Severo Moto lives as a political refugee in Spain
A Spanish judge has ordered Equatorial Guinea's exiled opposition leader to remain in jail pending trial.
Judge Fernando Andreu denied Severo Moto bail. He is charged with trying to traffic weapons into the West African country last month.
Prosecutors say Mr Moto planned to send two rifles, a handgun and ammunition by ship to Equatorial Guinea.
He leads a government-in-exile based in the Spanish capital, Madrid, where he has had political asylum since 1986.
His asylum status was revoked in 2005 after he was accused of using Spain as a platform for several coup attempts in his native country, but this year his asylum status was reinstated on appeal.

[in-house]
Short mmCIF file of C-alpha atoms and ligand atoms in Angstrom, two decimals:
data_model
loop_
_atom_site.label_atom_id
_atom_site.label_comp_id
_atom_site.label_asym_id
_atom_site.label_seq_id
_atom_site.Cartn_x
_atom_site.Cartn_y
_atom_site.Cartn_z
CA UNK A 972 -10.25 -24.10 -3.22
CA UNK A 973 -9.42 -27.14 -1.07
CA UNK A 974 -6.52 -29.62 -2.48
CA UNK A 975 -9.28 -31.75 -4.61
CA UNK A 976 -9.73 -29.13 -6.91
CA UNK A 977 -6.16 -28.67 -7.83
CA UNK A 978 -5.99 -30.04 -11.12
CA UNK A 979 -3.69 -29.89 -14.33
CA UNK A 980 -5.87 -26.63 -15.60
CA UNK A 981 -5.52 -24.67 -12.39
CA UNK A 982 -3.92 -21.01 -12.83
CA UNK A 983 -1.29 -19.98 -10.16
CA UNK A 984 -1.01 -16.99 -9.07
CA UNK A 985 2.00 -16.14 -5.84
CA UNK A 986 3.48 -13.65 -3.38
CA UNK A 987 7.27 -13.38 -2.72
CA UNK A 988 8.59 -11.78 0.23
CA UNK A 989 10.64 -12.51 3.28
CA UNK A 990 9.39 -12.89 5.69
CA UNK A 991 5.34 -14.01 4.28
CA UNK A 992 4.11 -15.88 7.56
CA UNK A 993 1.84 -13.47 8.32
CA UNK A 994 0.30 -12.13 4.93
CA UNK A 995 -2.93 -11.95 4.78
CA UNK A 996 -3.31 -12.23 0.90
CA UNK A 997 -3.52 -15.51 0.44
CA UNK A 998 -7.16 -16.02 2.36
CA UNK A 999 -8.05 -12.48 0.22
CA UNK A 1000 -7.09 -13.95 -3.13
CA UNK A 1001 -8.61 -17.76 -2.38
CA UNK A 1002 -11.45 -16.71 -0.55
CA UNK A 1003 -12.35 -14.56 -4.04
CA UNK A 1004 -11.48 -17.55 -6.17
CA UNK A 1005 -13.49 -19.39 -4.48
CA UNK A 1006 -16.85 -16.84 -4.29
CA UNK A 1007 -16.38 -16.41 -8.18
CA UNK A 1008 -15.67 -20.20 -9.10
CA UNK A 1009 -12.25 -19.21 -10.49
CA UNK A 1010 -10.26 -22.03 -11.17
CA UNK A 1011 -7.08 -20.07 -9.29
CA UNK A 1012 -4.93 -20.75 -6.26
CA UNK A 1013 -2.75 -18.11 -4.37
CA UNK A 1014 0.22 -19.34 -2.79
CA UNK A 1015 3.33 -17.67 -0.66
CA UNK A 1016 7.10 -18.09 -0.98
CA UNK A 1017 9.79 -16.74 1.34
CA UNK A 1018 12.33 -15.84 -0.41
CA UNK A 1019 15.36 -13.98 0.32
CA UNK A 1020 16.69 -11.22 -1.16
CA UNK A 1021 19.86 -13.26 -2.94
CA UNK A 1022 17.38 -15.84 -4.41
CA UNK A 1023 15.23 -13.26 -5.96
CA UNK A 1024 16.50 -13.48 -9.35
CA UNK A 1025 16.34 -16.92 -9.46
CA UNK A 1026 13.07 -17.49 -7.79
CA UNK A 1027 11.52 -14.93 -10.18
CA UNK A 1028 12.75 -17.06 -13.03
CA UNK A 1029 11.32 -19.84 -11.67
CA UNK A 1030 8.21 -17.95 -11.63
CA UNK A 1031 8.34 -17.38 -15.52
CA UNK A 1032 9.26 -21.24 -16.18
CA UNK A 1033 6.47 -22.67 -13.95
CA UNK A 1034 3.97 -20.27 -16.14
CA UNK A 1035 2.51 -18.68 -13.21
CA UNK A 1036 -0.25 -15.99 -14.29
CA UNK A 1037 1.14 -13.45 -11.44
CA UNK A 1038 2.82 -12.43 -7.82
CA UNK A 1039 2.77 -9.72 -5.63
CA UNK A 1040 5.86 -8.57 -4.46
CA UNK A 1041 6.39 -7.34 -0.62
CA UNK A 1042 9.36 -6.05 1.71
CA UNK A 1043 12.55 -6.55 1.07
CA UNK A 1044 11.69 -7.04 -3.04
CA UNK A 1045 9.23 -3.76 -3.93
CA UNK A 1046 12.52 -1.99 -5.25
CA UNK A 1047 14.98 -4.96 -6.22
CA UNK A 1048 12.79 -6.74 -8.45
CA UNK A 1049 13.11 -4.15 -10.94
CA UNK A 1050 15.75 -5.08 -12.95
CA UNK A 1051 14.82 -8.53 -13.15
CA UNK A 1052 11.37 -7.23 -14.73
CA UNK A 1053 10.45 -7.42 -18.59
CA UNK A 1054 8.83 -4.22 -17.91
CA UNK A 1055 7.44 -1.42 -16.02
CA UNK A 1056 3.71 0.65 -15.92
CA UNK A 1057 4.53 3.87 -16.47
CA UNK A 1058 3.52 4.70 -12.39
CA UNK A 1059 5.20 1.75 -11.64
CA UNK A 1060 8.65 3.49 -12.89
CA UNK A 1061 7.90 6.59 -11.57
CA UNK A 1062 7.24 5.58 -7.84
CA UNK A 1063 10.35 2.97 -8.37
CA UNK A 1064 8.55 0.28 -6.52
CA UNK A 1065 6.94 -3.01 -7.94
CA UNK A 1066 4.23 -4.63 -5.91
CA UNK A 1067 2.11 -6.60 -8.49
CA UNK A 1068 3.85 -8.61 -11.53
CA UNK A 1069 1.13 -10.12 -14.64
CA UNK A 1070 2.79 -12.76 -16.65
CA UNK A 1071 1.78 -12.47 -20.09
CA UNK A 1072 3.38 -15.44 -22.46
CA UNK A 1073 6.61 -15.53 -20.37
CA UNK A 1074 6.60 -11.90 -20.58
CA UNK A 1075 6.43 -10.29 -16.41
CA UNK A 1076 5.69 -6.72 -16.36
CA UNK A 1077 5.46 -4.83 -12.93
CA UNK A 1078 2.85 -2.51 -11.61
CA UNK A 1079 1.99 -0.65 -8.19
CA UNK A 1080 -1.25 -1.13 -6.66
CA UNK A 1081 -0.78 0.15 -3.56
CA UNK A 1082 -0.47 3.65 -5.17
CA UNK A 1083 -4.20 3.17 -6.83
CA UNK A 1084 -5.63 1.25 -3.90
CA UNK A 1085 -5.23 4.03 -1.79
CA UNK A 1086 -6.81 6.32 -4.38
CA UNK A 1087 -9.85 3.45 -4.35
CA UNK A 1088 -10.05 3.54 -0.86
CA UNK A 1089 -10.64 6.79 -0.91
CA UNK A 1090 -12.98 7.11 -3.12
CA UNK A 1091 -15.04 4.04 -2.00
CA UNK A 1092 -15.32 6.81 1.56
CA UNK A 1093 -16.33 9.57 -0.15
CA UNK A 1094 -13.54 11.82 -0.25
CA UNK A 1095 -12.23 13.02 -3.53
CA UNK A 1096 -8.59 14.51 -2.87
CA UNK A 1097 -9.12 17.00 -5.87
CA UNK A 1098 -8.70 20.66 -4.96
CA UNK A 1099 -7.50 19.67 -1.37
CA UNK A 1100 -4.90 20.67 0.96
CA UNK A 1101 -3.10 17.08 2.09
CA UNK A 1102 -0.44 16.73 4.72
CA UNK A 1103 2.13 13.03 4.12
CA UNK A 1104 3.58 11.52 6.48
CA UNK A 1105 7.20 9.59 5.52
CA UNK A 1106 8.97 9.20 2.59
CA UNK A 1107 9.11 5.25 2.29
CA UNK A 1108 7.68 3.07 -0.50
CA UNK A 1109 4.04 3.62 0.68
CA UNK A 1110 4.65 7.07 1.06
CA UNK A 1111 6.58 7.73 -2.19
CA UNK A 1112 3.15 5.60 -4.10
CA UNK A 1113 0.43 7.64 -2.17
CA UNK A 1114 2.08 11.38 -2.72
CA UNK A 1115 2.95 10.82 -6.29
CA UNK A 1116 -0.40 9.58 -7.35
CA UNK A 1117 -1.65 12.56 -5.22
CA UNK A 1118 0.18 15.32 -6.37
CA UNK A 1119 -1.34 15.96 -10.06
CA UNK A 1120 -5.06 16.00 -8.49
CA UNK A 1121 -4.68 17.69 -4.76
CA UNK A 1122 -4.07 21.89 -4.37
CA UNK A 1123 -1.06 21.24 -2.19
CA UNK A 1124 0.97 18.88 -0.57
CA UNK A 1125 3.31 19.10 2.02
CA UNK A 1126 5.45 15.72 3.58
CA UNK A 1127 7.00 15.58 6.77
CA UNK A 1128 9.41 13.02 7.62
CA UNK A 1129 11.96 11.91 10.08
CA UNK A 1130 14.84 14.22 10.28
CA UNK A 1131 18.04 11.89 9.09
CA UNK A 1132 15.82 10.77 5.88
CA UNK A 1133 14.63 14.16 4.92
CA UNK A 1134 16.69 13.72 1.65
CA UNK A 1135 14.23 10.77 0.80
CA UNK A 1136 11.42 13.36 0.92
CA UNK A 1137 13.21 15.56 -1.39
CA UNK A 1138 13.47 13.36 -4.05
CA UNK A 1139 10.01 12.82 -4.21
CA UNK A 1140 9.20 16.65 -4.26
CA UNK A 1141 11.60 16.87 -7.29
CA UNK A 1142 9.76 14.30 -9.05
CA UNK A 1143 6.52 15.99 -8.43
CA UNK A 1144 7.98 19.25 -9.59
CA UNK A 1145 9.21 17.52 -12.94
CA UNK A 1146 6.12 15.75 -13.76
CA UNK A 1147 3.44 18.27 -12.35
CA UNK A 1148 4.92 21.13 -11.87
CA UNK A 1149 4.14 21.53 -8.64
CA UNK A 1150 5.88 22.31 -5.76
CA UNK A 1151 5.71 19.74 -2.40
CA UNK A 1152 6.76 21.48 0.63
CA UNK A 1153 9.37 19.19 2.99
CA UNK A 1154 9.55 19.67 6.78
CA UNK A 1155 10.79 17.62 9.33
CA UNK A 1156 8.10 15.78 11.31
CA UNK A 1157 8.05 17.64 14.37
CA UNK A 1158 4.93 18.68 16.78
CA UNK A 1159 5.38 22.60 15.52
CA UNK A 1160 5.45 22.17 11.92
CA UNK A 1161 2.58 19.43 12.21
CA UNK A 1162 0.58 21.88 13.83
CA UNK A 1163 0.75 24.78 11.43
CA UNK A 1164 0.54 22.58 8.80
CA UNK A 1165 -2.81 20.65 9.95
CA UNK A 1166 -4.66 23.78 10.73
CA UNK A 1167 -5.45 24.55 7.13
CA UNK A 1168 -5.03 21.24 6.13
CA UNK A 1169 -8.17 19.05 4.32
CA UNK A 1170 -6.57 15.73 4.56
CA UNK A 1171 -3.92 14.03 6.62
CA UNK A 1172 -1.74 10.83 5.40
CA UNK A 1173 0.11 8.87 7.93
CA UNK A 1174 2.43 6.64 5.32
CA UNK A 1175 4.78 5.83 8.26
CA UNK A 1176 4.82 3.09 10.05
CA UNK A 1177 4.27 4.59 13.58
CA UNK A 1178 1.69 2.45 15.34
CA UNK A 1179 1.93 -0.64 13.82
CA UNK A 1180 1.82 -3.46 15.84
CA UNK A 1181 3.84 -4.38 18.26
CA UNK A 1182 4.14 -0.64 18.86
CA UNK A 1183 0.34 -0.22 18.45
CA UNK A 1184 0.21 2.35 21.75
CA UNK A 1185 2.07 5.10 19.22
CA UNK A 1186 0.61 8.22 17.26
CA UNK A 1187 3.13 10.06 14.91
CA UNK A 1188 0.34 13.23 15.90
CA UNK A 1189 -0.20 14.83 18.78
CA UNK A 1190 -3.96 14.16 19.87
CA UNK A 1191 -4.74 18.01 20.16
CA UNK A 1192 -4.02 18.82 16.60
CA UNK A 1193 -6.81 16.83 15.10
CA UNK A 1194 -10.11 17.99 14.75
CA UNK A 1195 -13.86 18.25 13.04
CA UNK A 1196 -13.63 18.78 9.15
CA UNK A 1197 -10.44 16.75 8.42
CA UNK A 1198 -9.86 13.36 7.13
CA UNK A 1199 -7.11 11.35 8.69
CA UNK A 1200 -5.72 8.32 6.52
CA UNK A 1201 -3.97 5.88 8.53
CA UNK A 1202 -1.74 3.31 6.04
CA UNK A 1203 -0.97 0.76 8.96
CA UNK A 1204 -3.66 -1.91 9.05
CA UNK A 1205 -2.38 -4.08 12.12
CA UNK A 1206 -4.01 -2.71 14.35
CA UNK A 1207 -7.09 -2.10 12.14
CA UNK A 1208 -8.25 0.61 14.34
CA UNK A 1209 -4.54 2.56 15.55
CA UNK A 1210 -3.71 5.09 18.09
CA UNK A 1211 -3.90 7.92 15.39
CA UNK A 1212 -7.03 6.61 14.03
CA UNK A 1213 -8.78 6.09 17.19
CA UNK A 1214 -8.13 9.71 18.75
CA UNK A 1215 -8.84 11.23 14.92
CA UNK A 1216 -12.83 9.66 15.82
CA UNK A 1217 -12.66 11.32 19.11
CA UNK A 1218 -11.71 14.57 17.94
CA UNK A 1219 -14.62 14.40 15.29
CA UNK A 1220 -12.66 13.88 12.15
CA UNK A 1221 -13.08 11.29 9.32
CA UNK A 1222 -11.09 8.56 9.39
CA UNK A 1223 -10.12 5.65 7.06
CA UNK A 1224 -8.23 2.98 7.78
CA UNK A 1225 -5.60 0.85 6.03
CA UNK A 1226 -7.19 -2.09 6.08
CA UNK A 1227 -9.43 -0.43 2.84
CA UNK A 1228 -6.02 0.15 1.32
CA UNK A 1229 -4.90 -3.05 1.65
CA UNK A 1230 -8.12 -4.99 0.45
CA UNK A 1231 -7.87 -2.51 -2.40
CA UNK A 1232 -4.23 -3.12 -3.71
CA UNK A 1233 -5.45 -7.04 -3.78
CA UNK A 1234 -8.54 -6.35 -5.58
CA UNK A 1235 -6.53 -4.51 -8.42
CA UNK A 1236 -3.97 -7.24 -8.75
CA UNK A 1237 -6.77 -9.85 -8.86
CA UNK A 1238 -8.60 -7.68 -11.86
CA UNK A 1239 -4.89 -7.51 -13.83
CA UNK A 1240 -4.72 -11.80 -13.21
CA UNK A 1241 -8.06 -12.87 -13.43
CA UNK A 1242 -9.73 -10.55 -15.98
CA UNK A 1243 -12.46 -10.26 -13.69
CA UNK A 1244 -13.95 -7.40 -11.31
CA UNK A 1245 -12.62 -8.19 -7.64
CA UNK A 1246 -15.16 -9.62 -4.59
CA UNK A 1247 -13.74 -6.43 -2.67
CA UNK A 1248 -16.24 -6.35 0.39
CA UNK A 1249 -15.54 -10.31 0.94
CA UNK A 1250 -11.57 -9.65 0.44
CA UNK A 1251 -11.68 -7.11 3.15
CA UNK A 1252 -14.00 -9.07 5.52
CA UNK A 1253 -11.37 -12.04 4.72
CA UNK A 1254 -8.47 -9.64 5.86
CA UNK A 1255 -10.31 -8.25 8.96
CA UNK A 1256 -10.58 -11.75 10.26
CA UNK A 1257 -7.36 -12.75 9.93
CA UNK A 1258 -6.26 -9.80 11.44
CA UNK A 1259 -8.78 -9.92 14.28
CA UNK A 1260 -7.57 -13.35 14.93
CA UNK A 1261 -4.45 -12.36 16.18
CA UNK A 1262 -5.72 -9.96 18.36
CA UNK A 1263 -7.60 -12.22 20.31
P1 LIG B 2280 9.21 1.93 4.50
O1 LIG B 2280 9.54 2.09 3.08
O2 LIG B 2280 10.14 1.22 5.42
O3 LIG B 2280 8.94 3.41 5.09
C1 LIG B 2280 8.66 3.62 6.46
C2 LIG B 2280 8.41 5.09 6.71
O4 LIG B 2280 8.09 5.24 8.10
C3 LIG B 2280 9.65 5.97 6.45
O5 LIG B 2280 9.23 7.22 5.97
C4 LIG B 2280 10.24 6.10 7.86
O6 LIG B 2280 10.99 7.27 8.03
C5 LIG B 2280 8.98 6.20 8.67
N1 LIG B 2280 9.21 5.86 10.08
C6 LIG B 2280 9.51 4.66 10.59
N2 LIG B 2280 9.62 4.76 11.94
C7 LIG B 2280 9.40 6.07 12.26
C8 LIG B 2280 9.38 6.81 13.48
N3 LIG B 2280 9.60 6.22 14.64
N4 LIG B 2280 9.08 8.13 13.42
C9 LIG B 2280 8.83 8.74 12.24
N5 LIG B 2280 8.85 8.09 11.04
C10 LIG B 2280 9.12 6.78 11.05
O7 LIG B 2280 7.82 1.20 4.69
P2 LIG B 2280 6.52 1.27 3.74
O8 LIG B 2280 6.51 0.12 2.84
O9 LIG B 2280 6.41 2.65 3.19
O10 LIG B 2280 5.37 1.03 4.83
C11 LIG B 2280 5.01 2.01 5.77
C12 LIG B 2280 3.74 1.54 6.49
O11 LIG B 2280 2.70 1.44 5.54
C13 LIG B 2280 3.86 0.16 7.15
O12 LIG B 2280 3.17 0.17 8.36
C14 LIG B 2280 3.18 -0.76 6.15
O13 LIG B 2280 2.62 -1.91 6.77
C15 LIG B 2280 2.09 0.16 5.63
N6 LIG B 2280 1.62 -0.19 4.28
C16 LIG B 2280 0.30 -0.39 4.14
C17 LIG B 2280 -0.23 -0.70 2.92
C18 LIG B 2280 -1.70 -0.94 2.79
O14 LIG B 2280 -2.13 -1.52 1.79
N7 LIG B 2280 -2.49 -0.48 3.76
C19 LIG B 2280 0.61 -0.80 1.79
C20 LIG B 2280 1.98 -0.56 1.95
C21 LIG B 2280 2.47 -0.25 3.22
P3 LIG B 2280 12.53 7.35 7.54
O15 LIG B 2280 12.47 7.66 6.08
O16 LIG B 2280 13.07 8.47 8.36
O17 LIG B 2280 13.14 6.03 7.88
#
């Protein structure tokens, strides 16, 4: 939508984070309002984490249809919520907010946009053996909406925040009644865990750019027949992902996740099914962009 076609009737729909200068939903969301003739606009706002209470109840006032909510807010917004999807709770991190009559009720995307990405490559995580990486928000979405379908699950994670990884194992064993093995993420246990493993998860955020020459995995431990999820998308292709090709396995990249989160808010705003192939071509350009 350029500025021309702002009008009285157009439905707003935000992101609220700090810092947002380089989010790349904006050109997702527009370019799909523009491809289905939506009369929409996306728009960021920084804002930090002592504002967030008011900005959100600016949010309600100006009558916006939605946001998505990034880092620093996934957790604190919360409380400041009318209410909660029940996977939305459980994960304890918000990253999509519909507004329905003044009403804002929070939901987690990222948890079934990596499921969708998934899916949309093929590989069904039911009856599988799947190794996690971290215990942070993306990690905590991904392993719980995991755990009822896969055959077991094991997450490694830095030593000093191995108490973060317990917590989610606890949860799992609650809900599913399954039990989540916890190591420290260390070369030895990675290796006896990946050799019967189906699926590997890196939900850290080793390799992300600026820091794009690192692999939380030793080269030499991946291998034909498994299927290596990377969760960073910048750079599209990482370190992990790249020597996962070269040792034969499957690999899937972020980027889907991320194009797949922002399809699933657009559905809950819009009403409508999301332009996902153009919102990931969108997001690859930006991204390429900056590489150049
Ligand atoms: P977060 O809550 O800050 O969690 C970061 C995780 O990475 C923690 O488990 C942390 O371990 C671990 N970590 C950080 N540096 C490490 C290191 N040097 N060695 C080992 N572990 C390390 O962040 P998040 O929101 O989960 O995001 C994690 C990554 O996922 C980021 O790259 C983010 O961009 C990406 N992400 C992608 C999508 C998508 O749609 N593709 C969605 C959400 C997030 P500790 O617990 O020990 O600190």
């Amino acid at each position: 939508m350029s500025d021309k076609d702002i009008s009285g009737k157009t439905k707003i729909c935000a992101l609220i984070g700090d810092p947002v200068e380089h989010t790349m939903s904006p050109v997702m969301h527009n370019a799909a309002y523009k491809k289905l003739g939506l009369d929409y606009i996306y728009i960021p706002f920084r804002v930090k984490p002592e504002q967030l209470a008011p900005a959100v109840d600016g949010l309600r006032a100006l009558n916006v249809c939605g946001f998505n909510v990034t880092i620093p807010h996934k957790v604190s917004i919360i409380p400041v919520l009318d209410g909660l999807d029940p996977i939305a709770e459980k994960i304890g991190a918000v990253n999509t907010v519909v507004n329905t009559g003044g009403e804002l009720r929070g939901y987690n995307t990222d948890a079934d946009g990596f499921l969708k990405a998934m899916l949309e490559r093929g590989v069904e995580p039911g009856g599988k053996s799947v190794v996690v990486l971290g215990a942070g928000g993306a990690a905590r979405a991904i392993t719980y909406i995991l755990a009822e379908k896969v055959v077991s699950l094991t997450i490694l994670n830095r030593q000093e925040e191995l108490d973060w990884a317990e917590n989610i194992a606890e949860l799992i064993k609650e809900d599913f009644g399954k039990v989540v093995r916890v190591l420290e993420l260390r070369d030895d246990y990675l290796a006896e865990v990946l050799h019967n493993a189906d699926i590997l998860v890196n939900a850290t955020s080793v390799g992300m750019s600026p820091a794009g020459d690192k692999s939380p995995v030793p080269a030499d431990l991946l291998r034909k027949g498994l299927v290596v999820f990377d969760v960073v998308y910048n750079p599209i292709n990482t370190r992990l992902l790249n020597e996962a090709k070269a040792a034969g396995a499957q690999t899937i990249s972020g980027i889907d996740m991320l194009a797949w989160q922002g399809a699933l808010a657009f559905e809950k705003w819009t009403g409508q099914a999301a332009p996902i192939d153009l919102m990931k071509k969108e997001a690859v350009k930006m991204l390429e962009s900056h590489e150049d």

The President of Equatorial Guinea, Teodoro Obiang, seized power in 1979, in a coup in which he killed his uncle.
He accuses Severo Moto of sponsoring a failed attempt to overthrow him in 2004.
Mark Thatcher, son of former British Prime Minister Margaret Thatcher, pleaded guilty in South Africa to unknowingly helping to finance that plot.
However, Mr Thatcher has always denied any direct involvement.